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Got a Schiit Modi2 Multibit DAC while waiting for my Yggdrasil


gmgraves
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On Wednesday, the nice UPS man dropped off a care package at my front door from Mike Moffat, one of the co-founders of that strangest of all hi-end audio companies, Schiit audio. I asked for one of the companies "flagship" products, a Yggdrasil ladder DAC. Mike said that he would send me one within "the next couple of weeks", but in the meantime, he wanted me to hear the $250 Modi2 Multibit DAC, which, according to him, sounds very similar to the Yggy at "one-ninth the cost".

 

The pricing on the Modi2 can be confusing until you figure out that there are actually 4 different Modi 2s ranging in price from $100 for the basic USB-only Modi2 to the Modi2 "Uber" with is basically a regular Modi2 with the addition of both Toslink and coaxial inputs for $149, a "B-stock" version for $139 (slight cosmetic flaws) to the $250 Modi2 Multibit Ladder DAC. The circuitry for the Multibit is totally different from the other two Modi's. If you are familiar with Schitt, then you know pretty much what it looks like. The Modi 2 Multibit is a true ladder DAC design using the Analog Devices AD5547 true 16-bit DAC chip and is not a Delta-Sigma DAC like almost everything else on the market. Moffat has designed some unique filters for this DAC, which, it is said, restores the frequency domain accuracy that ladder DACs traditionally trade for amplitude accuracy.

 

Even though, most of us know what a Schiit component looks like (they have a standard corporate "look" to their equipment), I was somewhat taken aback by the size of this thing. It is tiny at 5" (127mm)X 3.5" (88.9mm) X 1.25" (31.75mm) and weighs less than 1 pound (454 grams). For a power supply, the DAC uses a wall wart, but it is just a 16 volt, 500mA AC transformer and is used because an internal transformer would have required a larger case, and the addition of an IEC connector, cord and bigger case would have raised the price.

 

They say (whoever "they" are) that one should let the Mod2 Multibit burn-in for 24 hours before listening to it, but, of course, I couldn't do that and listened to it directly out of the box. Listening to some of my favorite tracks, I immediately noticed things that I had never heard before. There was a level of detail and ambience retrieval that simply was never there on any other DAC that I have had connected to my system, including a Benchmark DAC2L and a Bryston BDA2! After my initial impressions were set (and an almost all night listening session) I left the Mod2 on (it draws less that 2 Amps) and went to bed. Yesterday, after the 24 Hours were up, I went through another listening session with many of the same tracks I had listened to the night before. I also listened to some streaming internet radio like WCRB, Boston (192 kbps MP3) plus many 96/24 sources (the Modi2 Multibit will natively handle up to 24/192 on all inputs without down-converting to 24/96) Including the Albenez and Debussy piano works so kindly supplied to us here at CA by our friends at PlayClassics.com and Mario Martinez. While I noticed no difference between the DAC out of the box and after a 24 hour burn-in, this little DAC continues to delight and amaze me. It is easily the best sounding DAC (other than perhaps an all to brief audition with a Schiit Yggdrasil - which I hope to repeat soon and at greater length) that I've had in my system and I've been auditioning DACs sine around 1998. If you're in the market, give it a listen. I think you'll like it.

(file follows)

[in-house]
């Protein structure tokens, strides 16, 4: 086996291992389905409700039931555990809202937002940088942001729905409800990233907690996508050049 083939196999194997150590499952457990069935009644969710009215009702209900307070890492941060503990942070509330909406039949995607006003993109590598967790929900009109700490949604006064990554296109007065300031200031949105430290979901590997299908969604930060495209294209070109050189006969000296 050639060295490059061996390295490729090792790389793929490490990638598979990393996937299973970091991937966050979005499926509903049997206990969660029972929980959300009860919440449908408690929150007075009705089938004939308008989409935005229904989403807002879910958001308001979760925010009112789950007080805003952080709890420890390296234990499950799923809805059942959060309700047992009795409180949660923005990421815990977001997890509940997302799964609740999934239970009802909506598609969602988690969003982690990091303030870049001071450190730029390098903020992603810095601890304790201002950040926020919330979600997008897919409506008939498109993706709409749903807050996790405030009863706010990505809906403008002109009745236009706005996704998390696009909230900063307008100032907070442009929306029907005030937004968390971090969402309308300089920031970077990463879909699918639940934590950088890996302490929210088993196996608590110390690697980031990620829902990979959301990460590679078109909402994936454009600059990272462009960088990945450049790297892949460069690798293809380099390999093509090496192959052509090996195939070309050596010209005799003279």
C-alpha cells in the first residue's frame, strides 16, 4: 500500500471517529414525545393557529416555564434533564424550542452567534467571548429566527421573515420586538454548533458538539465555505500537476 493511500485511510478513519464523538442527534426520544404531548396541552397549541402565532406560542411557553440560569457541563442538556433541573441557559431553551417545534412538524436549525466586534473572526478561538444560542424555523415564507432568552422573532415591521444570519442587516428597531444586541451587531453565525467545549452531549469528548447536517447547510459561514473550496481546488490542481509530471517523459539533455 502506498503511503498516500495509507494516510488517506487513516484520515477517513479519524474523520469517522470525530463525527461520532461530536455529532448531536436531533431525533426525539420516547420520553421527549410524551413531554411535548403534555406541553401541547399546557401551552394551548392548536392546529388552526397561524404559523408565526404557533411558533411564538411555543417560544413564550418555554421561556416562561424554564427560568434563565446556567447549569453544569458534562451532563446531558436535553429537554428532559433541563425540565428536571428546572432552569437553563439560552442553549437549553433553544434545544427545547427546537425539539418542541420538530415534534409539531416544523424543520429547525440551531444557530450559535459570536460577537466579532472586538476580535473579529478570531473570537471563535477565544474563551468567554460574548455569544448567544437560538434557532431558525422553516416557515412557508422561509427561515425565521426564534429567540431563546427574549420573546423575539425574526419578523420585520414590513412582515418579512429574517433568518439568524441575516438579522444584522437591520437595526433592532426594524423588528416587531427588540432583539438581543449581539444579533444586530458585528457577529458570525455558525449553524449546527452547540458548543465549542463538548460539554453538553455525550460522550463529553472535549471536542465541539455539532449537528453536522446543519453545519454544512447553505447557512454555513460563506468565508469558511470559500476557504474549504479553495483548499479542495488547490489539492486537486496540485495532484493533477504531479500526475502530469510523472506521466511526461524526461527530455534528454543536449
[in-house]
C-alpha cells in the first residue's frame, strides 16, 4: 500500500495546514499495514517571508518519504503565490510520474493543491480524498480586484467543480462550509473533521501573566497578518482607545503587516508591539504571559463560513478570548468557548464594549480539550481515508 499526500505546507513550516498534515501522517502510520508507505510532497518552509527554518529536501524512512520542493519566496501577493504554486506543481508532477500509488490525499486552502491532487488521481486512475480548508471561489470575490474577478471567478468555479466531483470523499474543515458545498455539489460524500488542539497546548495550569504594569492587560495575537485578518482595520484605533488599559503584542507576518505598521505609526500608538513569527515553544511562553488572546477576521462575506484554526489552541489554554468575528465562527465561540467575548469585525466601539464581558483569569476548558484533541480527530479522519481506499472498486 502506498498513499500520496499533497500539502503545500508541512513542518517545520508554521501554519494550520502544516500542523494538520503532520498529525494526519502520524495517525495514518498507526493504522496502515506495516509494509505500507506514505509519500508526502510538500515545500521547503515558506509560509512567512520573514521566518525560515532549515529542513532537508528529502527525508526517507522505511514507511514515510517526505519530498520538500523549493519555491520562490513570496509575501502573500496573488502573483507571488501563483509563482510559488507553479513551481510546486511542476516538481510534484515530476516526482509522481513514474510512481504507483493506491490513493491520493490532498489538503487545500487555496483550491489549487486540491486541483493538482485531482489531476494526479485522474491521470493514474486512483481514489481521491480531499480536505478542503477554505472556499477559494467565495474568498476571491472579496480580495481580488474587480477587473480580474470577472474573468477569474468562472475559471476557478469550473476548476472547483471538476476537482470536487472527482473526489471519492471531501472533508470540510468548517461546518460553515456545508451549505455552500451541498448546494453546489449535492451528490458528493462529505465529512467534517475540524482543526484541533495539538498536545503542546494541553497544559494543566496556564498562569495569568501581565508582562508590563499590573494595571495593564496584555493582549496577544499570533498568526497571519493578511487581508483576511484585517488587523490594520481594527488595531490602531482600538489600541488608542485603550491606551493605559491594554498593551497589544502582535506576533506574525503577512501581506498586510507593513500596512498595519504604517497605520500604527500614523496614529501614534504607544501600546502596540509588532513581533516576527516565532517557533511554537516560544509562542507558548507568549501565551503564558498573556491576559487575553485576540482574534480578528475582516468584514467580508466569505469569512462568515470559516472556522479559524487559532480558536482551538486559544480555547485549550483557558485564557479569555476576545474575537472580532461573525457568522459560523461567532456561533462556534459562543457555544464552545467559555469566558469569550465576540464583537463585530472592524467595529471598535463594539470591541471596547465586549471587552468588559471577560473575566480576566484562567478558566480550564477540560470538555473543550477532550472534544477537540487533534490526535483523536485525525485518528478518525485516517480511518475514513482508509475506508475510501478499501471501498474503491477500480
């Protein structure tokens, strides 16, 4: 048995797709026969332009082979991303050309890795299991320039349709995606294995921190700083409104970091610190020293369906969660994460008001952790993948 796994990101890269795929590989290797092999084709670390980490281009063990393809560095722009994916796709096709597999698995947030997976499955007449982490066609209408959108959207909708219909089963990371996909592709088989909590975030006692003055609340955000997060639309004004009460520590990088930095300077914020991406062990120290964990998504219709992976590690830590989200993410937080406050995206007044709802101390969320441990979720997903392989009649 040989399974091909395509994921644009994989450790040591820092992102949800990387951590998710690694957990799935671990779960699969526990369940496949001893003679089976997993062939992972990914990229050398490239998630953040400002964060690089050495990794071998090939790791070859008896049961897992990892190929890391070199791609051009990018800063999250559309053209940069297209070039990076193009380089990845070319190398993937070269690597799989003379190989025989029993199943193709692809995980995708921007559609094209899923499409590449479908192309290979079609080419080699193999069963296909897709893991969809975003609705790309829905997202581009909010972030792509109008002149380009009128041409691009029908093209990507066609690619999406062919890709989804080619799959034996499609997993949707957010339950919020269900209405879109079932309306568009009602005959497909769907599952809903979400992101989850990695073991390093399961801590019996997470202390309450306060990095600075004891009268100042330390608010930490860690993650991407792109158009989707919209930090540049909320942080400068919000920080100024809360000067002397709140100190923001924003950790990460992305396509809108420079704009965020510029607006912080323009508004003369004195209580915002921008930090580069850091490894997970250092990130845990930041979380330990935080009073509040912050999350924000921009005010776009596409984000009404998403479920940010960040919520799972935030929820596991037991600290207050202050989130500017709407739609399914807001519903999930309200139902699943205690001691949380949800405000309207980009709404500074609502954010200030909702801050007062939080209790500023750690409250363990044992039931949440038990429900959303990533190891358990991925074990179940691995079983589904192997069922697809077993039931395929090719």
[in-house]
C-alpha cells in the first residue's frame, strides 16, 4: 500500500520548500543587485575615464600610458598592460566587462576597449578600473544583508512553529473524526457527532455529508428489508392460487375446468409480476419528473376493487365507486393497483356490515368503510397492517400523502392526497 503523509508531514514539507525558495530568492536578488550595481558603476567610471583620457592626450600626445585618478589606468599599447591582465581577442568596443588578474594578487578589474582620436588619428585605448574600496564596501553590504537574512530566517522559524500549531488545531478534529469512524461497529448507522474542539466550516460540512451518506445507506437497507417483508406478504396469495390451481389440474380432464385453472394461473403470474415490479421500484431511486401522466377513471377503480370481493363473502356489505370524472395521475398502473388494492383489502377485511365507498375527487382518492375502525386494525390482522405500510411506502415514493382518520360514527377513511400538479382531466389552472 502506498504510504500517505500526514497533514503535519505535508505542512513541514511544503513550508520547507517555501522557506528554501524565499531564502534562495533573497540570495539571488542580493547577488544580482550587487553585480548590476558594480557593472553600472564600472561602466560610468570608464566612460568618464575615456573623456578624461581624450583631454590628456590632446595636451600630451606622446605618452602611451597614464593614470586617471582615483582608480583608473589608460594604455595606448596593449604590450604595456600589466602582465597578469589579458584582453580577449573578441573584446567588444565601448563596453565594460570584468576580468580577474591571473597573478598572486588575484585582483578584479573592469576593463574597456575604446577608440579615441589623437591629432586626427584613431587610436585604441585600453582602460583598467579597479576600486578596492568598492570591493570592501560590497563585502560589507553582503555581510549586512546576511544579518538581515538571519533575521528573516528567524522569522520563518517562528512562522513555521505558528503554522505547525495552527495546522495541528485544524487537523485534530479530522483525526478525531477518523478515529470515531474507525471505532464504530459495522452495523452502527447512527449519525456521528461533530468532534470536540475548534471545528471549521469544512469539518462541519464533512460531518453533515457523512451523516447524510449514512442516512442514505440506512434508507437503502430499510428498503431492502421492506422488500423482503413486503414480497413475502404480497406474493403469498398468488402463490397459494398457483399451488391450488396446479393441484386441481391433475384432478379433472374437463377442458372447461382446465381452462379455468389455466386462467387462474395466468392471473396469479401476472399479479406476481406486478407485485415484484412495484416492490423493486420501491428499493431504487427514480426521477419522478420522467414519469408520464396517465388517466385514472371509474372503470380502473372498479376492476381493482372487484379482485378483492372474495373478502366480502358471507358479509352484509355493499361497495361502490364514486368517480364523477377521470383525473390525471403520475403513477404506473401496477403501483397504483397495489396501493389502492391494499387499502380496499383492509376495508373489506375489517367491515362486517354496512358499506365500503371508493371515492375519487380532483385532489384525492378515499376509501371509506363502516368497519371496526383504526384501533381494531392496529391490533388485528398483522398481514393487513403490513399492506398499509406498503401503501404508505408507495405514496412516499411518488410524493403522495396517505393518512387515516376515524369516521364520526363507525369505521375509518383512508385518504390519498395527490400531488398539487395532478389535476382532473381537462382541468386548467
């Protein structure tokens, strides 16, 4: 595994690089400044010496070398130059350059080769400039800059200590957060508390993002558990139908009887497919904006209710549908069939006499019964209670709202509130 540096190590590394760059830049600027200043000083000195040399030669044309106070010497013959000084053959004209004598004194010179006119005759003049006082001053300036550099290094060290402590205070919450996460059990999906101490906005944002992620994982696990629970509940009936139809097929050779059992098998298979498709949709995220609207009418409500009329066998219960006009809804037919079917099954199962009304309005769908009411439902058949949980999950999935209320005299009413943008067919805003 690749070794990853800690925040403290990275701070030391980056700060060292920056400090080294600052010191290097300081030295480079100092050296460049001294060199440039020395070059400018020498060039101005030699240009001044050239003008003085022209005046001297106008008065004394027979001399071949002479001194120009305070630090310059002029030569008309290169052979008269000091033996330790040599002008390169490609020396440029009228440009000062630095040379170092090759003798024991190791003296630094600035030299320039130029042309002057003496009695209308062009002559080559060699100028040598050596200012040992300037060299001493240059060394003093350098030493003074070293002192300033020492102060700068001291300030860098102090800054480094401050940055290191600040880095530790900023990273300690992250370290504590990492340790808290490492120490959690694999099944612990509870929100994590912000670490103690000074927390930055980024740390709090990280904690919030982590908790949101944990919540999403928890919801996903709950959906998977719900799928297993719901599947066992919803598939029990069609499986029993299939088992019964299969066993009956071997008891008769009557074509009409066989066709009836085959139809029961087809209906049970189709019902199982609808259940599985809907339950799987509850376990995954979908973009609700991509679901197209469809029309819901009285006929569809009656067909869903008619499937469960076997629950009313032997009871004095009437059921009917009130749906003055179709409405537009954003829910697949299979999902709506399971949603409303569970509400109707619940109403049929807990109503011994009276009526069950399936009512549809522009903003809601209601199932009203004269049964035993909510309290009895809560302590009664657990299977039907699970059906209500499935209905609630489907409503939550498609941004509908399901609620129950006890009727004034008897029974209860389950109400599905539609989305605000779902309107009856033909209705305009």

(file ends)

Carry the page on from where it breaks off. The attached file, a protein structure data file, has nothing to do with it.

George

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I am jealous, because my Bifrost Multibit is on the fritz. I know (or at least have an educated reason to believe I know) and love the sound you are describing from the Modi2 Multibit. On the assumption there is a family resemblance. Depending on what it costs to fix the Bifrost, I might just purchase a Modi2.

 

 

Sent from my iPhone using Computer Audiophile

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It is insane value for what it costs, all of $249. I got myself one just for kicks (and obviously because it's so damn cheap), and as you have described even my Internet radio, streaming services, Spotify, iHeartRadio, etc. have never sounded so good/musical. I have in fact been digging into streaming services and classics more than my own CDs and FLAC rips.

 

Astonishing value considering it does nearly everything my Gungnir multibit DAC does, and that costs 5 times more.

Next to the Word of God, the noble art of music is the greatest treasure in the world - Martin Luther

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